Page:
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August 08, 2013 - Image 12

Resource type:
Text
Publication:
The Detroit Jewish News, 2013-08-08

Disclaimer: Computer generated plain text may have errors. Read more about this.

metro

Joy Belies
Her Struggle

Wish Hero embraces
her cyclist dad at end of
Make-A-Wish bicycle tour.

I

Robert Sklar

Contributing Editor

Brooklyn, Mich.

W

ish Hero Sophie Blumberg,
battling an inherited genetic
disorder, rode on a tag-along
attached to her mother Mindy's bicycle as
Team Alex approached the Heroes Hurrah
Finish Celebration Area on July 28 at
Michigan International Speedway (MIS).
Team members were completing the
annual Wish-A-Mile (WAM) cycling tour
on behalf of the Make-A-Wish Foundation
of Michigan. The Brighton-based organiza-
tion grants wishes to qualifying children
with life-threatening medical conditions.
Sophie and Mindy rode two miles out
from the fmish line to meet Team Alex rid-
ers at the entrance to MIS. They got there
just as Sophie's father, Loren, riding in his
first WAM 300, arrived with other team
members finishing either the 300-mile
route that set off from Up North two days
earlier or the 50-mile loop that left MIS that
morning.
Emotions soared by the MIS gate as
9-year-old Sophie and her dad spotted one
another, left their bikes and hugged.
"The sight was enough to melt your
heart:' said Team Alex rider Mark Kuhn of
West Bloomfield. "It was pure joy to bask in
father and daughter bonding. What a spe-
cial moment it was to witness:'

The Blumbergs proceeded to lead the
team onto the racetrack and over the finish
line ... with Sophie's engaging personality
and can-do attitude brightening the dreary
afternoon.
"It was so exciting to have my dad riding
with Team Alex and helping Make-A-Wish,"
said Sophie, valiantly fighting Familial
Dysautonomia, which affects the develop-
ment function of nerves throughout the
body. "I was so proud of him. He didn't
even look tired!"
On the MIS grounds as rain clouds gath-
ered, Sophie gave each Team Alex rider a
WAM medal and a hug. Giving her doting
dad his medal exhilarated Sophie.
"That was my favorite part of the day:'
she said.
Team Alex, 140 riders strong, raised
about $330,000 of the $2 million WAM total
this year.
Each Team Alex member also received a
string friendship bracelet made by Sophie
and her mom.
Team rider Rick Woolman of West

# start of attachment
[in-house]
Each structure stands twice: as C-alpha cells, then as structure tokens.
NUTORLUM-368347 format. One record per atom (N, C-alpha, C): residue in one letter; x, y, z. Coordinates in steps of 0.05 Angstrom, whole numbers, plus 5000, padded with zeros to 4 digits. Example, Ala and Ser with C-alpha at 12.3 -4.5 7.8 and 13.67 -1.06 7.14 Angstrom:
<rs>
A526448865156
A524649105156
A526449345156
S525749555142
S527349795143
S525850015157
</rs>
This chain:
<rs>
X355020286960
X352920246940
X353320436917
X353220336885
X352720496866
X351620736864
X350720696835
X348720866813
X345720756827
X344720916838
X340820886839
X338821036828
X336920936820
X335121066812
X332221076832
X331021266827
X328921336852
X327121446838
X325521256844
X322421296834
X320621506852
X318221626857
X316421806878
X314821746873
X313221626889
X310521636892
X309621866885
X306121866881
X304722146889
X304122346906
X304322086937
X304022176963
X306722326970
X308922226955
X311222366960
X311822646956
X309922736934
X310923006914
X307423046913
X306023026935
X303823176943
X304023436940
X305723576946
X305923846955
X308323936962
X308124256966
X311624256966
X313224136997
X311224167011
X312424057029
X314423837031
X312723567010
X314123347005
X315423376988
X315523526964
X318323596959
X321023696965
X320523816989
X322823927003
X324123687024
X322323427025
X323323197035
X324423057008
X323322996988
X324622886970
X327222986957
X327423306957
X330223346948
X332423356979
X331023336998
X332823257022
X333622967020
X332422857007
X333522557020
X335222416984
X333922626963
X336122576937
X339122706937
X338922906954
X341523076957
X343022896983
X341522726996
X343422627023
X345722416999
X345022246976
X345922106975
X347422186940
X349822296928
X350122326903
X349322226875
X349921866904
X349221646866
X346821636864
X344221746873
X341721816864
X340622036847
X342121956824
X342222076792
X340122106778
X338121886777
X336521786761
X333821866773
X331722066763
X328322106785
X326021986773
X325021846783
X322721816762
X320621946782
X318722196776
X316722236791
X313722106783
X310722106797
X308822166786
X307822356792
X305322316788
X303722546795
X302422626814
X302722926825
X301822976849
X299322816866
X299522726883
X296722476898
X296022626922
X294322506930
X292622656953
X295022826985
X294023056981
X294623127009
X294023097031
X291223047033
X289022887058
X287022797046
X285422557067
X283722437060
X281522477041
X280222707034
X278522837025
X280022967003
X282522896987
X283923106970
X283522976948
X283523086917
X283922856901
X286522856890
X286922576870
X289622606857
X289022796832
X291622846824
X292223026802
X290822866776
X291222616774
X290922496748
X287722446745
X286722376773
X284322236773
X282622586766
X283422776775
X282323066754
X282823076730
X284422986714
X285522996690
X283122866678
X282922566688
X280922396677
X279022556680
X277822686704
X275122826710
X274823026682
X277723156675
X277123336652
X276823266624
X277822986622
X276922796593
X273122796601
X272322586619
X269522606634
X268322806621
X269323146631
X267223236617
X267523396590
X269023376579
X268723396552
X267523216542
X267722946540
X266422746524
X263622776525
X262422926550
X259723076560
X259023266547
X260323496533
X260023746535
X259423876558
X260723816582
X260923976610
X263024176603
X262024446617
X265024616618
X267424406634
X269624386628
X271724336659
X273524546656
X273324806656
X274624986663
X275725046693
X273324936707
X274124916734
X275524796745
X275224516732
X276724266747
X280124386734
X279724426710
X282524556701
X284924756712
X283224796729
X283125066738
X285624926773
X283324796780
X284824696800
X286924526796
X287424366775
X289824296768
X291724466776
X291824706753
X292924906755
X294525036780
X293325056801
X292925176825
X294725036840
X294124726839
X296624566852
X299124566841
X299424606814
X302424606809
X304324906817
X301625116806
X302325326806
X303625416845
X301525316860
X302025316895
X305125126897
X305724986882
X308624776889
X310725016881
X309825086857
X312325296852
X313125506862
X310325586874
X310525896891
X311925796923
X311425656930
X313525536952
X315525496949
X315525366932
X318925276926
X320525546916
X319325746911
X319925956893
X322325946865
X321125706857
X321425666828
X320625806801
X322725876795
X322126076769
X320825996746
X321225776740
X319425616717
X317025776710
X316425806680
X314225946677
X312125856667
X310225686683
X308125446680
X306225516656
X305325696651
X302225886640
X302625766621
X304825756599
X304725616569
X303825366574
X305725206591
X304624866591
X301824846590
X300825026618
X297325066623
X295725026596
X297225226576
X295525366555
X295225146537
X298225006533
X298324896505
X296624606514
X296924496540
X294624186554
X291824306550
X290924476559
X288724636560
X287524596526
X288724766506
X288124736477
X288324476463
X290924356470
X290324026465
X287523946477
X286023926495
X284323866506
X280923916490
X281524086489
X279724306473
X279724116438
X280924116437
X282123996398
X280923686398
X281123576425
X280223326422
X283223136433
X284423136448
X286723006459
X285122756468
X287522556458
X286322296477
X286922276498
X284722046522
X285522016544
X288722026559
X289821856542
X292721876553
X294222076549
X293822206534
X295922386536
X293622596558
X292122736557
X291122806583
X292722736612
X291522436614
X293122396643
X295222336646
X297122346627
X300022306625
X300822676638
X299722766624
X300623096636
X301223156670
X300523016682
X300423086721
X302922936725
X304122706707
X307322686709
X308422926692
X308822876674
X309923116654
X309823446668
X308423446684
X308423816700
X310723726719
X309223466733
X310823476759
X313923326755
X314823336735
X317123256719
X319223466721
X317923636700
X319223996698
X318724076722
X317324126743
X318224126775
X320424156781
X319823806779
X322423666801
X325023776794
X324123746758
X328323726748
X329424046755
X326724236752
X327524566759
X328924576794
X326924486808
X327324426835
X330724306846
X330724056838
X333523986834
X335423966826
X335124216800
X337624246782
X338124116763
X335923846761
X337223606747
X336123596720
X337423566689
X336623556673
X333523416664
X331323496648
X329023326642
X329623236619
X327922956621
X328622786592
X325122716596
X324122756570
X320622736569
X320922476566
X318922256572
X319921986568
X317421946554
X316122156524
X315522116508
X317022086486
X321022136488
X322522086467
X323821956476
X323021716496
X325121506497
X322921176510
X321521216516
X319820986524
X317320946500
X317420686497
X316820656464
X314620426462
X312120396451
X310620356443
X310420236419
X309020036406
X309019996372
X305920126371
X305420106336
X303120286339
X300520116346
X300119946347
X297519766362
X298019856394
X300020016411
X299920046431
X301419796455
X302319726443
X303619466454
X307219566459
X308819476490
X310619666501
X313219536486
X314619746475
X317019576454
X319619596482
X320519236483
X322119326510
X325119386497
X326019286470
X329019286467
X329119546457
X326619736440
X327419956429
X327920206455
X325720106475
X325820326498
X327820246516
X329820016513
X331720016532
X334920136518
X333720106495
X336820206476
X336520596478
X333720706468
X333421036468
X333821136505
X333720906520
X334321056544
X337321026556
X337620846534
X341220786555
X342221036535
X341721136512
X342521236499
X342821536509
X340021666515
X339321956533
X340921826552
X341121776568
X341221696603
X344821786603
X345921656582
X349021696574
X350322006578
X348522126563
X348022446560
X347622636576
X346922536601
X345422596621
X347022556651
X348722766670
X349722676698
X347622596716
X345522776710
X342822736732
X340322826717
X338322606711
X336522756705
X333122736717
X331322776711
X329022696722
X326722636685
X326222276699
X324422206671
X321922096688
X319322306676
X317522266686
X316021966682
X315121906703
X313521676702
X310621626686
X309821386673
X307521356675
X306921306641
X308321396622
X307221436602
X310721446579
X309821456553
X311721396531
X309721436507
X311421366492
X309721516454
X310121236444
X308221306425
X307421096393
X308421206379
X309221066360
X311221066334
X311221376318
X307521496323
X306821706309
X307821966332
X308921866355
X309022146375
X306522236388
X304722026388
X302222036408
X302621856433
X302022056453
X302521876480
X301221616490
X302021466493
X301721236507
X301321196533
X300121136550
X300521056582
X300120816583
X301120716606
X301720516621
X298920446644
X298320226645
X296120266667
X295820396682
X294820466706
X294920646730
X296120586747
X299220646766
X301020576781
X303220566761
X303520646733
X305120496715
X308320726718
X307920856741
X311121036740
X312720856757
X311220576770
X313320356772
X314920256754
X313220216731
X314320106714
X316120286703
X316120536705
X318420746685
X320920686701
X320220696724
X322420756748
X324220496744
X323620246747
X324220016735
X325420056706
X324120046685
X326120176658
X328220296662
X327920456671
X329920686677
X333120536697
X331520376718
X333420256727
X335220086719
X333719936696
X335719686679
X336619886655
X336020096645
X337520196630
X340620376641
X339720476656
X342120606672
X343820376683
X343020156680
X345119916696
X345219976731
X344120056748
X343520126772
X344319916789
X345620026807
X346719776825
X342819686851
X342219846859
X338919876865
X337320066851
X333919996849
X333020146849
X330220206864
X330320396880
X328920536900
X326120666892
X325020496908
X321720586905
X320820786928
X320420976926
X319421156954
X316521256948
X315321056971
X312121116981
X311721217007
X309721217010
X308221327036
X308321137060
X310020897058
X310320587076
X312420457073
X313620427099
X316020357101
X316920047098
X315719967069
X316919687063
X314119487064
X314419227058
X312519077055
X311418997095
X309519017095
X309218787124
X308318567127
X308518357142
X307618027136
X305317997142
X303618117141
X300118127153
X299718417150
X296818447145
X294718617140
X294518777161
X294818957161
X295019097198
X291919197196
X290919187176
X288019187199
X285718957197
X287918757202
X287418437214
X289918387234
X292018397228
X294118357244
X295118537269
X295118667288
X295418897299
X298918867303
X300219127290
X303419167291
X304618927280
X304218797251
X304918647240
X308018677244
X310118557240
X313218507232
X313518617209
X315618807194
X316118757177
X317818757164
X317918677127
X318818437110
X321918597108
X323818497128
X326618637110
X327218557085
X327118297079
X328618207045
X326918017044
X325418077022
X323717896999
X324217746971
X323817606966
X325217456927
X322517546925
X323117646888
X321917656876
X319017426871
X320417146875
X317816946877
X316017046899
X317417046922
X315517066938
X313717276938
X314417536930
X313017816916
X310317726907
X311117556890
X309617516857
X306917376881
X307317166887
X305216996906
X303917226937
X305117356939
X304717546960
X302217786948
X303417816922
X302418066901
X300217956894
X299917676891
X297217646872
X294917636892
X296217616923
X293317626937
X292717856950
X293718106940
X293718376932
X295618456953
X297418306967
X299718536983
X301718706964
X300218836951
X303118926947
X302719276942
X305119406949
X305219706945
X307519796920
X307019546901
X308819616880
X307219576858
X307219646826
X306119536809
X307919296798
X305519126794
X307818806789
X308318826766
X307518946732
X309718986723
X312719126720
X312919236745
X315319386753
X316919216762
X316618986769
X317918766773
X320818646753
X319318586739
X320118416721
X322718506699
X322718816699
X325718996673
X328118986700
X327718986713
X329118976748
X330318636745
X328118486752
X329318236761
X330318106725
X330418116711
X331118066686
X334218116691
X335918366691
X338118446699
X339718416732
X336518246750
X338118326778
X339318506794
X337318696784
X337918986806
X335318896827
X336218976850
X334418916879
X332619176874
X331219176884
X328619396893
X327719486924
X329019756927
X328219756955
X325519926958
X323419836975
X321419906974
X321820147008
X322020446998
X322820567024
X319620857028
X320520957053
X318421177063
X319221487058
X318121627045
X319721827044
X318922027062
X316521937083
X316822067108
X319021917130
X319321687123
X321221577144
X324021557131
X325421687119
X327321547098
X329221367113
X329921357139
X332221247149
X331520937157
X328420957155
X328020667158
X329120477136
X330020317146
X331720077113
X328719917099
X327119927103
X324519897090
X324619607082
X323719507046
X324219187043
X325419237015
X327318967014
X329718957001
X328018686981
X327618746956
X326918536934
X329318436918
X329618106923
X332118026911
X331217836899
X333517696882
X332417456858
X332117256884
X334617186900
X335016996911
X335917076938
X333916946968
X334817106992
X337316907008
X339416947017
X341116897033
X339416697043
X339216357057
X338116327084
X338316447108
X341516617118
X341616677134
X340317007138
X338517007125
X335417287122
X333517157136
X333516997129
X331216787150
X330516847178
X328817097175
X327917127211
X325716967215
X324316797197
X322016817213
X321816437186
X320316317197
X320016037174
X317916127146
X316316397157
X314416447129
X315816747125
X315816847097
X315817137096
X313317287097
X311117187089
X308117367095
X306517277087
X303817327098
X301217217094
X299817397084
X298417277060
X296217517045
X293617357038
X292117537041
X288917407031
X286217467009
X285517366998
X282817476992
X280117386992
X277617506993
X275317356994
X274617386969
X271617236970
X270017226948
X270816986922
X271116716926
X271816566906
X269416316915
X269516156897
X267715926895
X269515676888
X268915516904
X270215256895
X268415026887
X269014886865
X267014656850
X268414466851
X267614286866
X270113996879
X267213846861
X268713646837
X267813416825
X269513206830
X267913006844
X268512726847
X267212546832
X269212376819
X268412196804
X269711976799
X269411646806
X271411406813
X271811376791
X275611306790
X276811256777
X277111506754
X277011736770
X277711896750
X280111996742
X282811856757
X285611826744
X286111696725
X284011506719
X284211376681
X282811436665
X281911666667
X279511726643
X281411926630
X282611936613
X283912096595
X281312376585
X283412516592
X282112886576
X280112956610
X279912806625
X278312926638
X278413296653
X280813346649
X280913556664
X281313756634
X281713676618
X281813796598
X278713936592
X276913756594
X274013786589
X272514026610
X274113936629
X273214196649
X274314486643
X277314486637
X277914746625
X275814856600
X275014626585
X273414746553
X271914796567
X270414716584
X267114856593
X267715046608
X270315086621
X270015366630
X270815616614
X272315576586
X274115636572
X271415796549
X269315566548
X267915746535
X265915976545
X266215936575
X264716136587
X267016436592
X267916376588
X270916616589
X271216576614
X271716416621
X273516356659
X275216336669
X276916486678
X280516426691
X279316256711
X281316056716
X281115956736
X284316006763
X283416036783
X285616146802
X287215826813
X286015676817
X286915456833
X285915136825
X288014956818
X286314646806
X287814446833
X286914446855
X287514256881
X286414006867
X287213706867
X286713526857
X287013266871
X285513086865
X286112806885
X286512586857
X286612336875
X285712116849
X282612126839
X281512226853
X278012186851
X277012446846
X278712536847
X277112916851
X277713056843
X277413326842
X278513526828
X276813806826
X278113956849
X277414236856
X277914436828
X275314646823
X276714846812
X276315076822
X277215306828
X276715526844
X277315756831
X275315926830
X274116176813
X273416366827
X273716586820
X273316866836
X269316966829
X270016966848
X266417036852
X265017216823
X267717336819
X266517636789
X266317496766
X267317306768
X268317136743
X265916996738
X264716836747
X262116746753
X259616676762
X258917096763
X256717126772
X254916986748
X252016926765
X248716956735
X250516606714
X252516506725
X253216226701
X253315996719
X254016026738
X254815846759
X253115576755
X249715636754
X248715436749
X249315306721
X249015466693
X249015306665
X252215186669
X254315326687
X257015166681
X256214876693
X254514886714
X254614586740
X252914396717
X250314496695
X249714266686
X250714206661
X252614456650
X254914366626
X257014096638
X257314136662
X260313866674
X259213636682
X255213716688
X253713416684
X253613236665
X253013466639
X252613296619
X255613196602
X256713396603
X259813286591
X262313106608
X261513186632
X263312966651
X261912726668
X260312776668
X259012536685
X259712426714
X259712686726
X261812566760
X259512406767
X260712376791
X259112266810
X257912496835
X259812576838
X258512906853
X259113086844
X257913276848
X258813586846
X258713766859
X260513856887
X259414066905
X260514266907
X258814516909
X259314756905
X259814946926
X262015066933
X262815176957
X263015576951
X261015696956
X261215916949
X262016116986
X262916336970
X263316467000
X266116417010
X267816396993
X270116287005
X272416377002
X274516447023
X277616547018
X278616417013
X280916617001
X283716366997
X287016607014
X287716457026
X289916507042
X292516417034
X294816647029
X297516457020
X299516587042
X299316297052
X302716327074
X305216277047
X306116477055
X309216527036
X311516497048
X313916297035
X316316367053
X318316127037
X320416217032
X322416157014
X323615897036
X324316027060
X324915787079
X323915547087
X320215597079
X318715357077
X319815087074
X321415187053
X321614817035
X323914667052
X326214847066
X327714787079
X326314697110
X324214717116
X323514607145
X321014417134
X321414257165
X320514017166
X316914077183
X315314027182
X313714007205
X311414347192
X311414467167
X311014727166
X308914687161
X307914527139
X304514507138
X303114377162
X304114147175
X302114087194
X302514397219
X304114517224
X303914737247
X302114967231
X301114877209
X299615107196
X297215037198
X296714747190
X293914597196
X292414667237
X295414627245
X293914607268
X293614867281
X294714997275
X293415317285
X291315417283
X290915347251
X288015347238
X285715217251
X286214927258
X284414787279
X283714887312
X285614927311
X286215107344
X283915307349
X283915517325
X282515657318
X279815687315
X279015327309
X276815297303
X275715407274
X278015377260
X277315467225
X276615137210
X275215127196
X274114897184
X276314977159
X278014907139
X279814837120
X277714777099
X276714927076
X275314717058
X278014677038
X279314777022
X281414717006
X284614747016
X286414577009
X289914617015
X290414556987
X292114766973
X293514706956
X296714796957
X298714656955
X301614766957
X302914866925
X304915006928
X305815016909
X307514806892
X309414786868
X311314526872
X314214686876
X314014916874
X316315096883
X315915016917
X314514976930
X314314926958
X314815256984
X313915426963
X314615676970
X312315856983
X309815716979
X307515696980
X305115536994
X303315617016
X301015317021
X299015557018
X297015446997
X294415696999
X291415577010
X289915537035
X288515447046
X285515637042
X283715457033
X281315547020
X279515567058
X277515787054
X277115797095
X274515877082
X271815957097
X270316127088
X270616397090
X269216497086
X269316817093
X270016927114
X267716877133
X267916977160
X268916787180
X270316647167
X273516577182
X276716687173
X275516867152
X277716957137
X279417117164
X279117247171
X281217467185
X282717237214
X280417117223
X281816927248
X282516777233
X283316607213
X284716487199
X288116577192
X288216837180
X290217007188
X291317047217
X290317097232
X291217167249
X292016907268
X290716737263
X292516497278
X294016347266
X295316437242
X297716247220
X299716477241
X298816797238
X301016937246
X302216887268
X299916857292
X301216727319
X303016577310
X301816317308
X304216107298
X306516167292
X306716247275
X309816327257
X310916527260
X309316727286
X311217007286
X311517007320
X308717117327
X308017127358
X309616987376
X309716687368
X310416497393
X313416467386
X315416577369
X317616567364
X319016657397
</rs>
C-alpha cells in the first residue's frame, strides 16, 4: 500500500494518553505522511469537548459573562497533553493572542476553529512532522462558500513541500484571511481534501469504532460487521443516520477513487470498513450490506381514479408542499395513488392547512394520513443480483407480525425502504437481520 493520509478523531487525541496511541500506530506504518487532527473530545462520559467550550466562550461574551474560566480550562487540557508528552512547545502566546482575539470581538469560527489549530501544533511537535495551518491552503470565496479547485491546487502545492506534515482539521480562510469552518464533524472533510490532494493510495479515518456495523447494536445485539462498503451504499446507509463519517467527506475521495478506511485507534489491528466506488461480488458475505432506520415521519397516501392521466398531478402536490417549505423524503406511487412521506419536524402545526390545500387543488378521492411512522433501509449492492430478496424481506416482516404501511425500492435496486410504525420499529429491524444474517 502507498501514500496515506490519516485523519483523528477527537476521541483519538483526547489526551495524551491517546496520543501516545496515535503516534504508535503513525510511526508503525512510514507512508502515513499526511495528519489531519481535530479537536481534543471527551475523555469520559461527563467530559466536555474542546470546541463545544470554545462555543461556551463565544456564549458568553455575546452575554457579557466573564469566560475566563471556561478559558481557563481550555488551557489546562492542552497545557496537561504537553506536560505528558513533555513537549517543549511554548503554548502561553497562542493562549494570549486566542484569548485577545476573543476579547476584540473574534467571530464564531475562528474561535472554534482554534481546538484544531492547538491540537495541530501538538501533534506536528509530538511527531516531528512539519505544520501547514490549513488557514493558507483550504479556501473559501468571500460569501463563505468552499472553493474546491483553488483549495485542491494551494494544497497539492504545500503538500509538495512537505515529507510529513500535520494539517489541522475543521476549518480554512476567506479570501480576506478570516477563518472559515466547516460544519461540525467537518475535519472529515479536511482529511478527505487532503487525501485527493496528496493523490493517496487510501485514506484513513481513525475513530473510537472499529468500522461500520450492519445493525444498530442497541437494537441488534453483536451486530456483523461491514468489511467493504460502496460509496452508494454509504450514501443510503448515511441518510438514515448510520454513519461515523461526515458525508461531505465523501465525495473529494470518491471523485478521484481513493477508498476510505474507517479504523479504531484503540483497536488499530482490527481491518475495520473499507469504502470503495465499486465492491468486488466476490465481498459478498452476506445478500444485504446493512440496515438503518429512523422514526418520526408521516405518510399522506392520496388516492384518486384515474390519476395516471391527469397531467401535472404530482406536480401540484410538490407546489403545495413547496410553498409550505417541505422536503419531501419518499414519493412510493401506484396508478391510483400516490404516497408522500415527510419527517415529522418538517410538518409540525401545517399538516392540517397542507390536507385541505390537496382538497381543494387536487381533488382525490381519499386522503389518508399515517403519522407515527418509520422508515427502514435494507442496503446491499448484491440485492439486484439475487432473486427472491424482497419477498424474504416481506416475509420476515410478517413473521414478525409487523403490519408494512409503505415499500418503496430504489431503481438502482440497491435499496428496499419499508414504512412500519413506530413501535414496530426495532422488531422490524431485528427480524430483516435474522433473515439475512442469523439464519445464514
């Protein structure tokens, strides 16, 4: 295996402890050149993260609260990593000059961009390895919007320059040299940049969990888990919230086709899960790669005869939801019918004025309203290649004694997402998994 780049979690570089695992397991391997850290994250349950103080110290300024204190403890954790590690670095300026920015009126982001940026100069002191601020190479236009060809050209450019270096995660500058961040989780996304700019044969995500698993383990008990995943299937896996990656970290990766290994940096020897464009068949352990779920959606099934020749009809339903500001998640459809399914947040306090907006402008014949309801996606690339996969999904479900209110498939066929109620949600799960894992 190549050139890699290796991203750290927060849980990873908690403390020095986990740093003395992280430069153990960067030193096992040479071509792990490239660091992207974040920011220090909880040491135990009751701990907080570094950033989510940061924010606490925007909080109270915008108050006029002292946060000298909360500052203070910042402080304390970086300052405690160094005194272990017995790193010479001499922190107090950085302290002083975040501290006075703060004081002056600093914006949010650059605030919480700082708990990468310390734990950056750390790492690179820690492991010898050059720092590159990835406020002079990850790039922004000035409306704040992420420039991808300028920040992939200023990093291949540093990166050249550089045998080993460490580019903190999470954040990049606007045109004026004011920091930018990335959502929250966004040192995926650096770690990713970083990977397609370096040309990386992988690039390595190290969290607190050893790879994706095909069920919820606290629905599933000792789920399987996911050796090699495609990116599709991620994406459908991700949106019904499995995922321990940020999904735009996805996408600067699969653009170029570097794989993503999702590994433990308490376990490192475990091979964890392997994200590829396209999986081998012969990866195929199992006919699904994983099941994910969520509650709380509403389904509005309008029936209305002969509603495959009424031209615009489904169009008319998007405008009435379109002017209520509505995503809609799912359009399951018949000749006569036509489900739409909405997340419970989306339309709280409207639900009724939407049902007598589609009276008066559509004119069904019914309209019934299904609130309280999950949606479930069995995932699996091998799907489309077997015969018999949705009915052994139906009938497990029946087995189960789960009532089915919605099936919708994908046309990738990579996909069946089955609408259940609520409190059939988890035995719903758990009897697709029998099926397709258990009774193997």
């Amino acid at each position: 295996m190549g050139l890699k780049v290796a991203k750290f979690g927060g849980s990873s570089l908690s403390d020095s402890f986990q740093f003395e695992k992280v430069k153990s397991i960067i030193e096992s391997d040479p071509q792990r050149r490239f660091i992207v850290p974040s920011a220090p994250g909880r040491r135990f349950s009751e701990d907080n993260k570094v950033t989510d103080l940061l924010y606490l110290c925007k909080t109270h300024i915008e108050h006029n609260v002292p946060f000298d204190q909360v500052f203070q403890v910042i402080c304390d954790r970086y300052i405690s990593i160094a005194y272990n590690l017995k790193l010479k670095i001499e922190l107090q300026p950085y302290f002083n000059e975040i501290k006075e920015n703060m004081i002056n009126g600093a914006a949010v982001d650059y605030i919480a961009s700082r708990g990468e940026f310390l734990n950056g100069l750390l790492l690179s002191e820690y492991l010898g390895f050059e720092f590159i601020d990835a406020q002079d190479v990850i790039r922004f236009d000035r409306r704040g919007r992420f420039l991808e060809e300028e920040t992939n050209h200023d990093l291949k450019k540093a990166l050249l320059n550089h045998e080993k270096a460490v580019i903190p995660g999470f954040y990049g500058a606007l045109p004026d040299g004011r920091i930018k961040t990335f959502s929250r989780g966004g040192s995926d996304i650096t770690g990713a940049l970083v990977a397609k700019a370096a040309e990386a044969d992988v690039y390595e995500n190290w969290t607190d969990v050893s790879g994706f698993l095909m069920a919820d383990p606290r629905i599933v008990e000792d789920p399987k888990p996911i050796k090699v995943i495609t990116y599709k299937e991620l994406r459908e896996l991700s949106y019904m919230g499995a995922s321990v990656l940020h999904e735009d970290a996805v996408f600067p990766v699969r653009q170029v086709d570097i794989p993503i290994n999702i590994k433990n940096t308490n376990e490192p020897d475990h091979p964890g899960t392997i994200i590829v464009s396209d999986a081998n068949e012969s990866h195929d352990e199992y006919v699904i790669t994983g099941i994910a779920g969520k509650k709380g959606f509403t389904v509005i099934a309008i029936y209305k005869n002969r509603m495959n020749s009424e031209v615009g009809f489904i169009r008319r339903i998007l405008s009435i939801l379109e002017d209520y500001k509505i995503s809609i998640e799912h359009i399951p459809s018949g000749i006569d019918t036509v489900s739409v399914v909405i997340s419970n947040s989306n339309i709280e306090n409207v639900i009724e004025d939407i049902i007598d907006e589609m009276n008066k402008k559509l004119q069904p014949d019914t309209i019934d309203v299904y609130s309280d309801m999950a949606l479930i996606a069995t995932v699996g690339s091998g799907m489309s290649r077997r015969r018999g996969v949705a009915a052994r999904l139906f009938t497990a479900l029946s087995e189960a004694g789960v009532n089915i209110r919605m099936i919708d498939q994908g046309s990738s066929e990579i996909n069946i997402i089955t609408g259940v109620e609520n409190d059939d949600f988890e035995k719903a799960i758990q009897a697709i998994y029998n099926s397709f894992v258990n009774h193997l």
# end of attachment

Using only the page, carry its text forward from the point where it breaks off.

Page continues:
Bloomfield thanked Sophie "for showing us
all how to appreciate life and make others
feel better with a smile:'
The Make-A-Wish experience has been
emotion-packed for Sophie, including har-
rowing moments at sea when her 2012 wish
for a Disney cruise with her parents and
older sister, Alena, fizzled after two days
when she landed in the infirmary while the
ship was docked in the Bahamas.

The Unexpected

Wish-A-Mile
riders face rain, wind — and a bank robber.

Ronelle Grier

Contributing Writer

R

ain and wind were not the only
challenges encountered by the
intrepid riders in this year's Wish-
A-Mile (WAM) bicycle tour. A surprising
and unexpected disruption was caused by a
police confrontation with a bank robber who
had fled to the Lansing hotel where several
of the participants were staying.
After 100 miles of biking on Saturday,
July 27, a group of riders checked into the
Marriott Courtyard in Lansing, showered
and went across the street to a local mall
to have dinner and unwind. When they
returned, the hotel was barricaded by police,
who told the group they could not go inside,

12

August 8 • 2013

but did not explain why.
"Finally, we were told that a bank robber
was holed up inside, and they didn't know
whether he had a hostage said Margo
Rosenthal of West Bloomfield, a member of
the local Team Alex. "They found out where
he was from a ping on his cell phone"
About 40 riders, from Team Alex as well
as other state teams, went to a nearby restau-
rant to wait. At around 11 p.m., the situation
still had not been resolved, so arrangements
were made for school buses to transport the